BELFAST City Council spent almost £9,000 tackling disorder in the mainly student Holylands area over the St Patrick’s holiday period earlier this year.
The cost emerges as thousands of students return to the south Belfast neighbourhood for Freshers’ events next week ahead of the new university term.
Residents have for years complained of anti-social behaviour caused by drink-fuelled students descending on the area.
They branded the annual spending “completely untenable” and called for an “overall regeneration strategy” to tackle the problem.
Freshers’ week last year saw more than 300 anti-social behaviour incidents reported in the Holylands, with council officials confiscating more than 600 units of alcohol.
And over St Patrick’s this year, police made 15 arrests in the Holylands and city centre for various public order offences.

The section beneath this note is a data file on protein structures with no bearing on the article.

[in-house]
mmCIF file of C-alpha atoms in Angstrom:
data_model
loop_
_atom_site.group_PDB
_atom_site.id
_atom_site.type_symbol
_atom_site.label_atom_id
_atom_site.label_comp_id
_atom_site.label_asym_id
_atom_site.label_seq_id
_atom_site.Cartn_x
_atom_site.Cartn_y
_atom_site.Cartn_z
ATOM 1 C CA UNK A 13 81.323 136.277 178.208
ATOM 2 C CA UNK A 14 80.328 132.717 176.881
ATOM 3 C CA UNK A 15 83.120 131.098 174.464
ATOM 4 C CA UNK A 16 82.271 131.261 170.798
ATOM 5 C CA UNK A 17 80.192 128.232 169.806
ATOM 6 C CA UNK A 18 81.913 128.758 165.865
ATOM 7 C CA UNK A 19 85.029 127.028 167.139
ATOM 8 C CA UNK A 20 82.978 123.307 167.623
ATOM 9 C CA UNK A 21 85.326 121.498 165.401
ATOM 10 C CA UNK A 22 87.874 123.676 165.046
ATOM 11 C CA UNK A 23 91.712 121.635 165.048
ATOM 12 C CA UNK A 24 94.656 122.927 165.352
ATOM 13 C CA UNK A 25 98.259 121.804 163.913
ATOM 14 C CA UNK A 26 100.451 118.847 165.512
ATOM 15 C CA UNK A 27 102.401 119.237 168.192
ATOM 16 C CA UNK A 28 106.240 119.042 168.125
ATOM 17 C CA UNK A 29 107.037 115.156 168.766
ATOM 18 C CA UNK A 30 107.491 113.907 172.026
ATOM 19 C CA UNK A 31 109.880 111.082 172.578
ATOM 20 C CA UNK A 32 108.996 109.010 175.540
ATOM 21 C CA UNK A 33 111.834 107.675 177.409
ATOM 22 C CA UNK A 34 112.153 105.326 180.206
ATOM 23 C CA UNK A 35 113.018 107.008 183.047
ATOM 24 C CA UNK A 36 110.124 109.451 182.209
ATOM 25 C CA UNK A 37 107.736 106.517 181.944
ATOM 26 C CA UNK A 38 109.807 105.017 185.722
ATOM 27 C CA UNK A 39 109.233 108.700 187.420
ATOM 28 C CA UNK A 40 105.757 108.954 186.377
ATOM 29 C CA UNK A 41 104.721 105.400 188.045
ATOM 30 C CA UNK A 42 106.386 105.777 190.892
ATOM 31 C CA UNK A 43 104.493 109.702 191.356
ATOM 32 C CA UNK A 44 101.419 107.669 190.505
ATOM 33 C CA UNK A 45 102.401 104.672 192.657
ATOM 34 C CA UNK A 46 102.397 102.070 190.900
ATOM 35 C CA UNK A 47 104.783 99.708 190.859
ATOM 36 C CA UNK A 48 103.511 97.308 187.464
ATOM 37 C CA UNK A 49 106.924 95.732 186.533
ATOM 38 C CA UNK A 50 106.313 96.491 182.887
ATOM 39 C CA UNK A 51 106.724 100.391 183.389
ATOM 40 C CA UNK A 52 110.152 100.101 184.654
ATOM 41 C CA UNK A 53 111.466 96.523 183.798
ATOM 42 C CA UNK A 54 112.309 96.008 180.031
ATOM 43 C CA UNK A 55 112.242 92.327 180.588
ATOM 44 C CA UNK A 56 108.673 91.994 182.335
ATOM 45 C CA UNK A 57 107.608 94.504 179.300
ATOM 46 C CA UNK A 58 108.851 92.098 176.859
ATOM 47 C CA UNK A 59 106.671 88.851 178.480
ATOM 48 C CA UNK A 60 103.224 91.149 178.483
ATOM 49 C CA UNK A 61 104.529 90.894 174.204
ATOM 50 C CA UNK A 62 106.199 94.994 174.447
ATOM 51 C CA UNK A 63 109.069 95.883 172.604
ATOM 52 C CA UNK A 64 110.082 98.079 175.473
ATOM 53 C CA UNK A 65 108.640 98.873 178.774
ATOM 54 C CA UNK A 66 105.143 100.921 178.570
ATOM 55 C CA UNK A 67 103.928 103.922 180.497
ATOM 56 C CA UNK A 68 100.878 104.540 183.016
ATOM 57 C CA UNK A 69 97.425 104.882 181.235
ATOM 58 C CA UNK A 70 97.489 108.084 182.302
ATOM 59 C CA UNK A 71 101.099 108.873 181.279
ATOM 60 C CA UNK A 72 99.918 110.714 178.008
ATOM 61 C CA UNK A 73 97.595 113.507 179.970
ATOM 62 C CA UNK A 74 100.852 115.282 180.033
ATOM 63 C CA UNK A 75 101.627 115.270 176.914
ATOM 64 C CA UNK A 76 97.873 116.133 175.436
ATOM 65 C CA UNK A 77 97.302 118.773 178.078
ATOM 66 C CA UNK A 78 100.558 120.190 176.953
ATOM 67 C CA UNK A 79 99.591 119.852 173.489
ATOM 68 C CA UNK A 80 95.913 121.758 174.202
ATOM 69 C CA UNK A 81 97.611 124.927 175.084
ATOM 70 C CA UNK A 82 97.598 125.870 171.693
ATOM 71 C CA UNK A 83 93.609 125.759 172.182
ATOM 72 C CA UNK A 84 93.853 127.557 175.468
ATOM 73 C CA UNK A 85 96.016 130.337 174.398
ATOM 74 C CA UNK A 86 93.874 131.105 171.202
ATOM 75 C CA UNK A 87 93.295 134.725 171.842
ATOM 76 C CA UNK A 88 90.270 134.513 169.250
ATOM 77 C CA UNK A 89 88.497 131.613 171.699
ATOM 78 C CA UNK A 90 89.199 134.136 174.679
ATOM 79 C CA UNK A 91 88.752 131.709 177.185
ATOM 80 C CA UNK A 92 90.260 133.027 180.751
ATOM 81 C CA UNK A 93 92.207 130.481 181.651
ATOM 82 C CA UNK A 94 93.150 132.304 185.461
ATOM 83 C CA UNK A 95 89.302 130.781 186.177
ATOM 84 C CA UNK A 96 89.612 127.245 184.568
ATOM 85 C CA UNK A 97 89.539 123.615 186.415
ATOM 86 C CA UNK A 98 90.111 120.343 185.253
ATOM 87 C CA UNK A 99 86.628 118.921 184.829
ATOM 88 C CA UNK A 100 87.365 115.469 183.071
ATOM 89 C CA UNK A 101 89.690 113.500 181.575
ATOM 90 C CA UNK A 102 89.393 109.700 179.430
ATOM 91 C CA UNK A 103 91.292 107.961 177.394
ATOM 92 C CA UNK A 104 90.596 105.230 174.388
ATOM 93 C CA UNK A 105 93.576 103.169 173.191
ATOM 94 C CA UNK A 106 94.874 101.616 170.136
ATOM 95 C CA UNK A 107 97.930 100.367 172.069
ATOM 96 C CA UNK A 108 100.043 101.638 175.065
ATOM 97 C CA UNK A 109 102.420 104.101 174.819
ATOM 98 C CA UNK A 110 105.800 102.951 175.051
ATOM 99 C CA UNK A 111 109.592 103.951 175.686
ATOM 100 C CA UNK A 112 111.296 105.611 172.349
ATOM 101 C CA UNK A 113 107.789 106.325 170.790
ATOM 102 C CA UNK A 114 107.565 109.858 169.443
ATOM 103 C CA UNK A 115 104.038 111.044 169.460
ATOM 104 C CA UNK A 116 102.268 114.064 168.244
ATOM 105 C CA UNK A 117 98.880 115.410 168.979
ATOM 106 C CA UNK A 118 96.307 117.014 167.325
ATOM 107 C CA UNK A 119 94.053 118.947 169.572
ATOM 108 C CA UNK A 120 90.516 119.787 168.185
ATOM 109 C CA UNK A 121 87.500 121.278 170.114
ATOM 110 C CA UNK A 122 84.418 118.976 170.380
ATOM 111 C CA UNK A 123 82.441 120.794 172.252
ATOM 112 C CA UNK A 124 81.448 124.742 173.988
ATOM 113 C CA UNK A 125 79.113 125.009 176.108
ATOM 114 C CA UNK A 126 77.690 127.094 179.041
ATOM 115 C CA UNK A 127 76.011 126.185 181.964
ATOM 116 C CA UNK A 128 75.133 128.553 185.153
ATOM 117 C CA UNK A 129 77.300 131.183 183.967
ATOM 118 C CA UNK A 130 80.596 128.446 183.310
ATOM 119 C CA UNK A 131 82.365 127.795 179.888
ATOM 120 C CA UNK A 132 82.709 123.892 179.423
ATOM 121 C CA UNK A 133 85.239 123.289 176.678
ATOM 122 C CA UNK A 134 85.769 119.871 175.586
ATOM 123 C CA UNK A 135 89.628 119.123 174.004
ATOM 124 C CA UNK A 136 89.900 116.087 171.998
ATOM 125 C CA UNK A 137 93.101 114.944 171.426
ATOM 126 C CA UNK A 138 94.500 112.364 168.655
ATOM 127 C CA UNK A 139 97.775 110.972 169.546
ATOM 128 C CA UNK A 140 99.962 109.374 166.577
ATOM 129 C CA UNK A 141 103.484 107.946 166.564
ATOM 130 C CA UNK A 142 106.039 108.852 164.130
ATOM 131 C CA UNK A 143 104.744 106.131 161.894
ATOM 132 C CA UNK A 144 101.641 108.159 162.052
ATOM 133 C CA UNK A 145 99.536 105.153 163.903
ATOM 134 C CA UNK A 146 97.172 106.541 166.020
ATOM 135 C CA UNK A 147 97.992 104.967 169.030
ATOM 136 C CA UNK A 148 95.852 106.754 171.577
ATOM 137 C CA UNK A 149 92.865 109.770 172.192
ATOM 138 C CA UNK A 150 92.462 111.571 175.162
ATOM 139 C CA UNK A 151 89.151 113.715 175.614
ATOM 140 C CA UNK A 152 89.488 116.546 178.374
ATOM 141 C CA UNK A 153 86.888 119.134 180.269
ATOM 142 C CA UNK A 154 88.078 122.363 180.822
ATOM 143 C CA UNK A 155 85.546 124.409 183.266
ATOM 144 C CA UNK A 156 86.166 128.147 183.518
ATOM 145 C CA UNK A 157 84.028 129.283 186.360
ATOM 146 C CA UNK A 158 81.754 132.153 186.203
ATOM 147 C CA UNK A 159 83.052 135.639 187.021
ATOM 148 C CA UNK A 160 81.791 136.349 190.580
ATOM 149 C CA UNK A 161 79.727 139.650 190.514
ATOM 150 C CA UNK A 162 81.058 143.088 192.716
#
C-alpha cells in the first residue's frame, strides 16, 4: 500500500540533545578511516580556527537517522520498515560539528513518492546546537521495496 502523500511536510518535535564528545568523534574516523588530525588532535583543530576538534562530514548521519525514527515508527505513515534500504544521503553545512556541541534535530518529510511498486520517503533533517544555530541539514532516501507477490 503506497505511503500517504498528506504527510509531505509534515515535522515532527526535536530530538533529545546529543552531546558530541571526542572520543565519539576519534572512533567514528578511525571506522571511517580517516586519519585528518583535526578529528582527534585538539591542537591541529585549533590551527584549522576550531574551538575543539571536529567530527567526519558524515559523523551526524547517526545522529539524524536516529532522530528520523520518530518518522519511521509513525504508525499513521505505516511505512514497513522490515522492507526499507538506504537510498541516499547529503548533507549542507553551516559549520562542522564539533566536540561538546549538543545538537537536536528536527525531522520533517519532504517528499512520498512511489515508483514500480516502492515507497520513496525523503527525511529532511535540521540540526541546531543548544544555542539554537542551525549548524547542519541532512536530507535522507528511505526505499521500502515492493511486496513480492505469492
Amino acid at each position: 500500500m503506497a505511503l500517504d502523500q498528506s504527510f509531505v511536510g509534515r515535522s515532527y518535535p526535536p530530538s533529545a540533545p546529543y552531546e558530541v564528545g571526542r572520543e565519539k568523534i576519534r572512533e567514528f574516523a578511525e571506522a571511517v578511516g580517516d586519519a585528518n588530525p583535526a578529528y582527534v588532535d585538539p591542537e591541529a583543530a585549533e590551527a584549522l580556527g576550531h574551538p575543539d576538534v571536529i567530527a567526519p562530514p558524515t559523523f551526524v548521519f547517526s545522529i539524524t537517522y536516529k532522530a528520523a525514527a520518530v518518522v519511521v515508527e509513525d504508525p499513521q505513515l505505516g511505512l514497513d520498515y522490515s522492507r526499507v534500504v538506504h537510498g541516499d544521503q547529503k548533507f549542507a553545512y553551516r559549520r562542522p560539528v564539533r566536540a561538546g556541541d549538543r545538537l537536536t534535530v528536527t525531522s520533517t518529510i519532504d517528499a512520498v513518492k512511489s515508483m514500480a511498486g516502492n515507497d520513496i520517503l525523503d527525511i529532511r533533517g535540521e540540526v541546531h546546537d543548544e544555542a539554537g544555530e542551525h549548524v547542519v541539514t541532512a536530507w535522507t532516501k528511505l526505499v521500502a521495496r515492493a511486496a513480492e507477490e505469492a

The cost of the council’s Holylands operations on March 16 and 17 over the past five years was obtained by The Irish News through a freedom of information request.
A total of £8,986 was spent earlier this year, and almost £40,000 from 2013 to 2017.
The operations included deploying community safety wardens, as well as noise and cleansing teams in a bid to tackle anti-social behaviour.
Brid Ruddy, of the College Park Avenue Residents’ Association, warned the overall cost could be significantly higher when including other resources deployed such as policing.
“It’s completely untenable. It’s money wasted,” she said, calling for an “overall regeneration strategy”.
“I don’t think the council needs to be spending £9,000 on an entirely predictable event, on something that they should be preventing from happening,” she said.
Residents met with police, university and council officials on Tuesday as part of the Belfast Holylands Regeneration Association to discuss plans to combat issues during this year’s Freshers’ period.
Ms Ruddy expressed fears that Freshers’ Week could bring a “crime wave” of anti-social behaviour,…